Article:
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What parents need to know
Parents need to know thatThe Boy at the Back of the Class, by human rights activist Onjali Q. Raúf, takes place in England and looks at the refugee crisis from a kid's-eye view. Some adults tell their kids that refugees are bad for the country and should be kept out (while others advocate for their relief). A teacher turns a blind eye to a bully's bad behavior because they are both white. Playground violence includes punching and fighting in a group. In a key scene, soldiers carry guns and armed guards surround children. A refugee boy describes his home having been bombed, going into exile, his sister and cat dying, and losing his parents. His accounts are told are told in broken English with the help of hand-drawn pictures, so they're not bloody or terribly detailed. But the kids who are listening are affected by the telling.
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What's the story?
In THE BOY AT THE BACK OF THE CLASS, Onjali Q. Rauf's debut novel, a boy named Ahmet suddenly appears sitting in the back Mrs. Khan's class. He doesn't speak to anyone, seems very scared, and disappears at recess. The narrator, a 9-and-3/4-year-old British kid, along with a pack of friends, decides to befriend him: first with candy and oranges after school, then with soccer matches and displays of loyalty on the playground. When the kids learn that Ahmet has been separated from his family, his new friends decide to take matters in their own hands and make a plan that ends up shaking up much more than the status quo on the playground.
Is it any good?
A lively plot enriches a story of a refugee kid who's come to England without his parents. The kids in The Boy in the Back of the Class take their friend's plight very seriously when they concoct a plan to help re-connect him with his lost parents. The resulting madcap scenario is steeped in serious business, and it's an overall enjoyable, informative read. The brash opinions of the adult world are almost always filtered though the insightful explanations of caring adults. In fact, the network of adults that cares about these kids is ever-present, which makes the adventurous risk-taking in the book feel cushioned.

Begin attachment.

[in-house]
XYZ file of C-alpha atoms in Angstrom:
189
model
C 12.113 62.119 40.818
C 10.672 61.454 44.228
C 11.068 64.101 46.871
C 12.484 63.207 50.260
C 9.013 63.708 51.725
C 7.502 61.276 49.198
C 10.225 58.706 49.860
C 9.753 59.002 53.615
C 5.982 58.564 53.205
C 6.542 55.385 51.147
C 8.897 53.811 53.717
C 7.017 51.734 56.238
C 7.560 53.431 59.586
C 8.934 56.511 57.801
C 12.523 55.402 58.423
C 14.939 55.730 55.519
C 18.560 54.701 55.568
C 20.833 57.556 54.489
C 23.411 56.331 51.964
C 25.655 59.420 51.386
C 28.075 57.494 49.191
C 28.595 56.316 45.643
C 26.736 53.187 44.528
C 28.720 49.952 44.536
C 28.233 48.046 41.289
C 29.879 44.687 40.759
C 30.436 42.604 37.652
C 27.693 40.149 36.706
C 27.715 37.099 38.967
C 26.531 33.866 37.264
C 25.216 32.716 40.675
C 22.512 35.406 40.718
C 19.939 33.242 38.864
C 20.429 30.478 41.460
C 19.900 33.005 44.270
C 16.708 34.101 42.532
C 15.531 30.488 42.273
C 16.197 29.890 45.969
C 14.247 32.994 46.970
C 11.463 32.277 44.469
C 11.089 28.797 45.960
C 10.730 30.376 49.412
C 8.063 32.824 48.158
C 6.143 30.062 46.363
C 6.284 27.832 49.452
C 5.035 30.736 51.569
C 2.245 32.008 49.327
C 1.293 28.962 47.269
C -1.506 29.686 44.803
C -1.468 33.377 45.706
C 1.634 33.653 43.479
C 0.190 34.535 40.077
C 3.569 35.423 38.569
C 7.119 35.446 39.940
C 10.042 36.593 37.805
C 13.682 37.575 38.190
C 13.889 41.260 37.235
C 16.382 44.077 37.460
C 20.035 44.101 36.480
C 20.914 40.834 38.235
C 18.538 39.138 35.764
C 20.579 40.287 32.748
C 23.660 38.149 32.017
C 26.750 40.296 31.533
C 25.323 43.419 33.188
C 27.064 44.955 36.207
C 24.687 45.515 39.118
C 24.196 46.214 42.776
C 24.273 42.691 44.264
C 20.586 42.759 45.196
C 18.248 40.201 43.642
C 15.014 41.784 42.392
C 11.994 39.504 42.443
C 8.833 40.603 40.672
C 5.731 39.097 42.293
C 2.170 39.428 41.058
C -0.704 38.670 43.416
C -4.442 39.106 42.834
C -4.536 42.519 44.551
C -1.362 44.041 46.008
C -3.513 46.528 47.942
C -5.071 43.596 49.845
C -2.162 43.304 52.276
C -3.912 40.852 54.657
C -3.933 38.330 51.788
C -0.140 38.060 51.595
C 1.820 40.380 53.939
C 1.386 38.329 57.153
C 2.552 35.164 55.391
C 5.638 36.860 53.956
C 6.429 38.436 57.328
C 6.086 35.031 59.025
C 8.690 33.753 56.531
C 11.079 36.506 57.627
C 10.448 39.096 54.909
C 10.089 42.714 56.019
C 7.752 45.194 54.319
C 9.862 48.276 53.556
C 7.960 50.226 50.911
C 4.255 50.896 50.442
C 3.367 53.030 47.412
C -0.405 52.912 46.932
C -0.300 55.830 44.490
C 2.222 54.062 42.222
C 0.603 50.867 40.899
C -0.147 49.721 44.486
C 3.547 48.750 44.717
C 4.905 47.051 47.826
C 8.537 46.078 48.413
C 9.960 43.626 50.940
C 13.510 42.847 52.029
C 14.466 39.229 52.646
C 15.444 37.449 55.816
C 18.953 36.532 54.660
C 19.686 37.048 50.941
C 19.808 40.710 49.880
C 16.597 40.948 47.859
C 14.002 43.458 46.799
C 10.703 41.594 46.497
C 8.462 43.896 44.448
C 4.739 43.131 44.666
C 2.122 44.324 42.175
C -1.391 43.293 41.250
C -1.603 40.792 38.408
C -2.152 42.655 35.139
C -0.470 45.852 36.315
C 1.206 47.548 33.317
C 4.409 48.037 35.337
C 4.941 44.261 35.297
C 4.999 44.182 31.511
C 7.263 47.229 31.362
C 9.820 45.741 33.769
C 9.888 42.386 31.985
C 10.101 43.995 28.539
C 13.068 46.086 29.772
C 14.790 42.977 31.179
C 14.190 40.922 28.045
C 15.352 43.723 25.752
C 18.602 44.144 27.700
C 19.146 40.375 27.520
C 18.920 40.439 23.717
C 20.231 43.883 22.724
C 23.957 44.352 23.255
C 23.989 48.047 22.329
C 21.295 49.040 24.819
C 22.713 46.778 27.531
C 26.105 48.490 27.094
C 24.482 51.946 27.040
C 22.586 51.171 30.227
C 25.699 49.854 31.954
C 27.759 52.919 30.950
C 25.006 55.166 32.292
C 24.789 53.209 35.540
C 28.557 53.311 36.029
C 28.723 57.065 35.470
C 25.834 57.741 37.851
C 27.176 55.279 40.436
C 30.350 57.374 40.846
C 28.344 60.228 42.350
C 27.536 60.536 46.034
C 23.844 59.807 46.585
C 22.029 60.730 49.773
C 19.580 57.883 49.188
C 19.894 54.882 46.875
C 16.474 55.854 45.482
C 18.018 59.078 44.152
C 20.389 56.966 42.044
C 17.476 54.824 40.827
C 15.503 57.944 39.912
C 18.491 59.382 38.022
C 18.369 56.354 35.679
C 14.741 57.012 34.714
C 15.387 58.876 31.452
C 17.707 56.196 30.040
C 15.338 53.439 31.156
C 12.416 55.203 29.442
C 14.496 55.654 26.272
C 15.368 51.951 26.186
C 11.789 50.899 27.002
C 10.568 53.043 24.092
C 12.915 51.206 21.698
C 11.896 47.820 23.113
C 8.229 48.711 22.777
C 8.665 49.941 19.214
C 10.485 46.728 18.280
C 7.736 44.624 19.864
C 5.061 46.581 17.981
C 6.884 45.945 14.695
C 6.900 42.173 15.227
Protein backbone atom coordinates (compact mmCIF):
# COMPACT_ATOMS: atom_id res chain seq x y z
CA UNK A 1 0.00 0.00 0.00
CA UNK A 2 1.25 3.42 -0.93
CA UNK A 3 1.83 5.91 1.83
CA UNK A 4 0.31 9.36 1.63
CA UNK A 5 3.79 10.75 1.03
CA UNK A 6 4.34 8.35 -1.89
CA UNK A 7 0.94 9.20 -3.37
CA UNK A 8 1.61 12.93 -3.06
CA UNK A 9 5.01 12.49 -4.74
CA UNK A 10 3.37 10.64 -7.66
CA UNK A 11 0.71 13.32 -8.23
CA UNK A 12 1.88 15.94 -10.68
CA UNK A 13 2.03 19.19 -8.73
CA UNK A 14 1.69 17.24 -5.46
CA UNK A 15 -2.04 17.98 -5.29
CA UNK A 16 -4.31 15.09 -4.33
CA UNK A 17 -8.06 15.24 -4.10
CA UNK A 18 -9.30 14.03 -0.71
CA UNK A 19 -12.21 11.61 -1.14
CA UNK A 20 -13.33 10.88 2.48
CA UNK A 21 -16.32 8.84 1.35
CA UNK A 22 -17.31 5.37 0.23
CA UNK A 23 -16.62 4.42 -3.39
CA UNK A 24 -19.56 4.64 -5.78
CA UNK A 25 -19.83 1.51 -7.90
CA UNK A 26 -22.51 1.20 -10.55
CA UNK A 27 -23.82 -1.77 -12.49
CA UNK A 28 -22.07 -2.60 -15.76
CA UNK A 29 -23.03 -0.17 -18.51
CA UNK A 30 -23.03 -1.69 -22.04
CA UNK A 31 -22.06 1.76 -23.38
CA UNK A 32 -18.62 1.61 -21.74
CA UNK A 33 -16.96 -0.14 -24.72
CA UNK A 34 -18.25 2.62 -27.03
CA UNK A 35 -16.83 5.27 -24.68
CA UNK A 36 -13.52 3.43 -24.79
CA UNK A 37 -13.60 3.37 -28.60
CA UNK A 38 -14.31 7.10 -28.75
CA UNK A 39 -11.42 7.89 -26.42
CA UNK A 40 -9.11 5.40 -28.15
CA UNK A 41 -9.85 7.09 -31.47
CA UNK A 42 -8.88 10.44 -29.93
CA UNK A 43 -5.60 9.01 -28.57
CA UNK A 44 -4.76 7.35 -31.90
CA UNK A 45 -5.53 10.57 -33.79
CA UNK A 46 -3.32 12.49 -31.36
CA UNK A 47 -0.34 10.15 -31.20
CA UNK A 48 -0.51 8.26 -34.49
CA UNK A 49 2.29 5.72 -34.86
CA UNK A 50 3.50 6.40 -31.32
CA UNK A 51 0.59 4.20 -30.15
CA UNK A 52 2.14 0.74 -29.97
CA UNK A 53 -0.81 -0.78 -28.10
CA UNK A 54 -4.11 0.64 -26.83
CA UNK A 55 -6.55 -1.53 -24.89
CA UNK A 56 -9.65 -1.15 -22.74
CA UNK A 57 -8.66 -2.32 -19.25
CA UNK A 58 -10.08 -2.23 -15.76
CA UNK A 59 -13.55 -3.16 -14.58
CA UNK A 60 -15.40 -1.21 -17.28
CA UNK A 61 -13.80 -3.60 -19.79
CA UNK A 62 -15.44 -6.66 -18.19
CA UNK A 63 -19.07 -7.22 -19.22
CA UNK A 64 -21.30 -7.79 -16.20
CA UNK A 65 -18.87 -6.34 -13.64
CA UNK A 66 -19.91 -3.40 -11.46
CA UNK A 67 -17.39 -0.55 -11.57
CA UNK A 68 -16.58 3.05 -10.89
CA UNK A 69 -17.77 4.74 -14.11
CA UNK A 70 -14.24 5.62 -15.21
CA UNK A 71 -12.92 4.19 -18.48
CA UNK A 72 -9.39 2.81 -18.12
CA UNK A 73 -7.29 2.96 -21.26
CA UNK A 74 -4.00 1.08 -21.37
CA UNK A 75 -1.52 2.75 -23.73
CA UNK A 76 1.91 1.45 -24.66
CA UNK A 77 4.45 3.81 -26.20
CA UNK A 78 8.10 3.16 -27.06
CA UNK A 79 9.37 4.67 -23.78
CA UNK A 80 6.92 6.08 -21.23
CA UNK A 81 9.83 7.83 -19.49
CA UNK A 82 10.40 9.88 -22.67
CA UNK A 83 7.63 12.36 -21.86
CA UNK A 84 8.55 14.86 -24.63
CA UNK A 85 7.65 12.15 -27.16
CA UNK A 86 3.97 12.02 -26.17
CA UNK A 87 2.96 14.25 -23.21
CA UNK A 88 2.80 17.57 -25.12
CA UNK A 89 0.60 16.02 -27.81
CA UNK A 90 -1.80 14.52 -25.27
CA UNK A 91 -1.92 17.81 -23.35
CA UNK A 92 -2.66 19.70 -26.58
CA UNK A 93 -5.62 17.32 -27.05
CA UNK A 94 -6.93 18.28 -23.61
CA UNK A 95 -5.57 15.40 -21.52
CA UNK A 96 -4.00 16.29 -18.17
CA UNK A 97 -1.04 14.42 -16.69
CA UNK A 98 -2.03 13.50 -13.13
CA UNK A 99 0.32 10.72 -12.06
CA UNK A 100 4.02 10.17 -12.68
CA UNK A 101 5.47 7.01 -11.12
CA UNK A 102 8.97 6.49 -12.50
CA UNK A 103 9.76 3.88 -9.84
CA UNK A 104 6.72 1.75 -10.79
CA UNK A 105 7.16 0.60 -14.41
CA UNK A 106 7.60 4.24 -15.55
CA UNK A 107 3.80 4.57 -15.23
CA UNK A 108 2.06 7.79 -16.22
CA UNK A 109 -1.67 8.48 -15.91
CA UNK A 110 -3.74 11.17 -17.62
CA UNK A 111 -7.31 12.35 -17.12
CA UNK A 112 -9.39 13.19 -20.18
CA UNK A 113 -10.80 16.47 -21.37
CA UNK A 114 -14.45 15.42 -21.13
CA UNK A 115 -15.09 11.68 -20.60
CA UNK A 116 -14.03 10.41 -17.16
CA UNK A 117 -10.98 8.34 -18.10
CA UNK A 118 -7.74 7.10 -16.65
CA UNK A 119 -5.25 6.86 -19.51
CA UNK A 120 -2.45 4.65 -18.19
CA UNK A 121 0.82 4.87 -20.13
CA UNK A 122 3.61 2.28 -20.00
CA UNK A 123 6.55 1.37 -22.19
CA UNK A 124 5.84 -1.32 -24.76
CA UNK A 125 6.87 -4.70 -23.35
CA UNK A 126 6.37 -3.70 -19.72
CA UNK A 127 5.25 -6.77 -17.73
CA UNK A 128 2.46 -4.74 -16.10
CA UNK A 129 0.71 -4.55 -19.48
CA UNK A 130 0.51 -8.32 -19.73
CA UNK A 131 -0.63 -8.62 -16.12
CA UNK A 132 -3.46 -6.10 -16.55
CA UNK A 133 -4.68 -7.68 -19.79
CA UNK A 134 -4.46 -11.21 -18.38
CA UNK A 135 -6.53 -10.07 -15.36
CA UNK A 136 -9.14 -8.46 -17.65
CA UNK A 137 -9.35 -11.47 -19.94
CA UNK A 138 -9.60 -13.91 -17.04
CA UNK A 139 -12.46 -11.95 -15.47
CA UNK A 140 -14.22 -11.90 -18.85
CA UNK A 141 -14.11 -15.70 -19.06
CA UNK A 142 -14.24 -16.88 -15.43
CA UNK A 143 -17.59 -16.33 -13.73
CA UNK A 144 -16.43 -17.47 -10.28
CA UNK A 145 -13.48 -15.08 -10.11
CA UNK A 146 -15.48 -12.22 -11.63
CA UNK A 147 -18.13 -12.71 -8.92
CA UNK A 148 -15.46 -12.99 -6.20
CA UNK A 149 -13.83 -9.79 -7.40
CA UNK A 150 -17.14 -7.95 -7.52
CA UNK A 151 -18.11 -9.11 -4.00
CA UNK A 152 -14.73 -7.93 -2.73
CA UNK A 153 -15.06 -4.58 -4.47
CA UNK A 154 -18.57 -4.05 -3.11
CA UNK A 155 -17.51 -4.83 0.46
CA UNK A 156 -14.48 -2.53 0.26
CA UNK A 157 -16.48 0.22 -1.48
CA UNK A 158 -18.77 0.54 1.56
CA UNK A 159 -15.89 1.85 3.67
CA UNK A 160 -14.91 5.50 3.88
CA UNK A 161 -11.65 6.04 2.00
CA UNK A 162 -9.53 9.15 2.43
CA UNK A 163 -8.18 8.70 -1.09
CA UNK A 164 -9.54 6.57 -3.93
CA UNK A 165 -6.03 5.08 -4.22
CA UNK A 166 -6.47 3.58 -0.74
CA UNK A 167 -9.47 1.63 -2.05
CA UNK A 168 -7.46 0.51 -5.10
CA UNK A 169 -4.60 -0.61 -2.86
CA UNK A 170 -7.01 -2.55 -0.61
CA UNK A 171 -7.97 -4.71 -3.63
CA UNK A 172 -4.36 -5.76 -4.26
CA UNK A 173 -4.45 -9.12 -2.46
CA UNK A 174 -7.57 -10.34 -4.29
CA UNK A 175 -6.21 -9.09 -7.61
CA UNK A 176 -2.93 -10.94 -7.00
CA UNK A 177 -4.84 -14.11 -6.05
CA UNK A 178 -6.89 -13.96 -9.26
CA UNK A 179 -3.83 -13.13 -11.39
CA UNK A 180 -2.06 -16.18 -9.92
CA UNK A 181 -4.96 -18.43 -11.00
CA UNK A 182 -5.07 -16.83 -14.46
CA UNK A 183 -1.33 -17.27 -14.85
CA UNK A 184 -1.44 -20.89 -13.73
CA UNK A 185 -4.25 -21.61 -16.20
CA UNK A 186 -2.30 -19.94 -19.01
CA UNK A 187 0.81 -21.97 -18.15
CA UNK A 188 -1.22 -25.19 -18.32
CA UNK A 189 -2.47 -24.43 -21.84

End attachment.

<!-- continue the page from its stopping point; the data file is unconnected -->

However, there's a disconnect between the political realities surrounding these 9- and 10-year-olds and what they actually understand about the world. The narrator -- whose gender and name are not revealed until the end of the book, making the case for the universal every-kid -- has been incredibly sheltered in unusual ways. For example, the narrator doesn't know that their family has a refugee story a generation back. Nor has the narrator heard of World War II, which seems pretty unrealistic for a kid living in modern-day London. Perhaps if the characters in the book has been portrayed as younger, the naiivite would make more sense. Nevertheless, this engaging book can serve as a resource for readers who want to learn more about the global refugee crisis without being flattened by the weight of the world.
Talk to your kids about ...
Families can talk about the refugee experience in The Boy at the Back of the Class. How does Ahmet's arrival at the school change the dynamic? How are refugees portrayed in the media?
The Boy at the Back of the Class takes place in England, close to the continent of Europe, where many refugees have crossed borders. Would the story in this book be told differently in the United States? How much does geography matter?
We don't know the name or gender of the narrator until the very end of the book. How does gender affect the telling of a story? Does it matter to you if the narrator is a boy or a girl?
- Author: Onjali Q. Rauf
- Genre: Friendship
- Topics: Activism, Adventures, Friendship, Great Boy Role Models, Great Girl Role Models, Misfits and Underdogs
- Book type: Fiction
- Publisher: Delacorte Press
- Publication date: August 20, 2019
- Publisher's recommended age(s): 9 - 12
- Number of pages: 256
- Available on: Paperback, Hardback, iBooks, Kindle
- Last updated: August 29, 2019
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